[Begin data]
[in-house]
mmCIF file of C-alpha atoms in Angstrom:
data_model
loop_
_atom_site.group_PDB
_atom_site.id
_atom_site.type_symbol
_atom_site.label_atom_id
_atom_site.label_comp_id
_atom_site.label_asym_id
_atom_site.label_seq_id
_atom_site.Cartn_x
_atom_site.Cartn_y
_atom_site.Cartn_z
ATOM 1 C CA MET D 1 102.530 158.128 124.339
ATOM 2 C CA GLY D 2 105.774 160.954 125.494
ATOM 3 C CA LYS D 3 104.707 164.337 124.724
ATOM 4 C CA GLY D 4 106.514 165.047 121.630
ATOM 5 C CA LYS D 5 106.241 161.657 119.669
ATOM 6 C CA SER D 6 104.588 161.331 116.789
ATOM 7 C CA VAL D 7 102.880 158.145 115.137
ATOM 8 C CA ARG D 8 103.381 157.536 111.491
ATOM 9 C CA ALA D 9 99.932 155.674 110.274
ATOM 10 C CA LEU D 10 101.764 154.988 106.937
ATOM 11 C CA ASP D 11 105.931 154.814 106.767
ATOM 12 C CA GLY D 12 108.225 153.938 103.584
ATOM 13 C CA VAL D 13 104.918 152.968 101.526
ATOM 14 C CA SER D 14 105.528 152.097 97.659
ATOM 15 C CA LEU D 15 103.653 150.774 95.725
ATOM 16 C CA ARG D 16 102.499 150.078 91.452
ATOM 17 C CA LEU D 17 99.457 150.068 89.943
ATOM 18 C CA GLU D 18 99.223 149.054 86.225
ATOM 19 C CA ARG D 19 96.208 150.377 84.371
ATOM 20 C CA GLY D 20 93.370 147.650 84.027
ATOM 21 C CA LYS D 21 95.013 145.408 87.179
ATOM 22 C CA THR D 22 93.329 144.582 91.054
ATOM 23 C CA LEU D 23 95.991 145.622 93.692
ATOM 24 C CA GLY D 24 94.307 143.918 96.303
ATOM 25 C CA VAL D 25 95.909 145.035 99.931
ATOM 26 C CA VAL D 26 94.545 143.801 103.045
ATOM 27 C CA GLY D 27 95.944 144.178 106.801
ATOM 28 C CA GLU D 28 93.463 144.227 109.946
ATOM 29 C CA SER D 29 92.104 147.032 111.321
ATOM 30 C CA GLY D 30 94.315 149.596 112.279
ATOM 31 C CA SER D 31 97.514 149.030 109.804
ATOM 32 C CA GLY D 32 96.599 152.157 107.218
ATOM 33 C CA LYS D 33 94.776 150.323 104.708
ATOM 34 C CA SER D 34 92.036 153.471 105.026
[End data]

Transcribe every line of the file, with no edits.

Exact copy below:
[in-house]
mmCIF file of C-alpha atoms in Angstrom:
data_model
loop_
_atom_site.group_PDB
_atom_site.id
_atom_site.type_symbol
_atom_site.label_atom_id
_atom_site.label_comp_id
_atom_site.label_asym_id
_atom_site.label_seq_id
_atom_site.Cartn_x
_atom_site.Cartn_y
_atom_site.Cartn_z
ATOM 1 C CA MET D 1 102.530 158.128 124.339
ATOM 2 C CA GLY D 2 105.774 160.954 125.494
ATOM 3 C CA LYS D 3 104.707 164.337 124.724
ATOM 4 C CA GLY D 4 106.514 165.047 121.630
ATOM 5 C CA LYS D 5 106.241 161.657 119.669
ATOM 6 C CA SER D 6 104.588 161.331 116.789
ATOM 7 C CA VAL D 7 102.880 158.145 115.137
ATOM 8 C CA ARG D 8 103.381 157.536 111.491
ATOM 9 C CA ALA D 9 99.932 155.674 110.274
ATOM 10 C CA LEU D 10 101.764 154.988 106.937
ATOM 11 C CA ASP D 11 105.931 154.814 106.767
ATOM 12 C CA GLY D 12 108.225 153.938 103.584
ATOM 13 C CA VAL D 13 104.918 152.968 101.526
ATOM 14 C CA SER D 14 105.528 152.097 97.659
ATOM 15 C CA LEU D 15 103.653 150.774 95.725
ATOM 16 C CA ARG D 16 102.499 150.078 91.452
ATOM 17 C CA LEU D 17 99.457 150.068 89.943
ATOM 18 C CA GLU D 18 99.223 149.054 86.225
ATOM 19 C CA ARG D 19 96.208 150.377 84.371
ATOM 20 C CA GLY D 20 93.370 147.650 84.027
ATOM 21 C CA LYS D 21 95.013 145.408 87.179
ATOM 22 C CA THR D 22 93.329 144.582 91.054
ATOM 23 C CA LEU D 23 95.991 145.622 93.692
ATOM 24 C CA GLY D 24 94.307 143.918 96.303
ATOM 25 C CA VAL D 25 95.909 145.035 99.931
ATOM 26 C CA VAL D 26 94.545 143.801 103.045
ATOM 27 C CA GLY D 27 95.944 144.178 106.801
ATOM 28 C CA GLU D 28 93.463 144.227 109.946
ATOM 29 C CA SER D 29 92.104 147.032 111.321
ATOM 30 C CA GLY D 30 94.315 149.596 112.279
ATOM 31 C CA SER D 31 97.514 149.030 109.804
ATOM 32 C CA GLY D 32 96.599 152.157 107.218
ATOM 33 C CA LYS D 33 94.776 150.323 104.708
ATOM 34 C CA SER D 34 92.036 153.471 105.026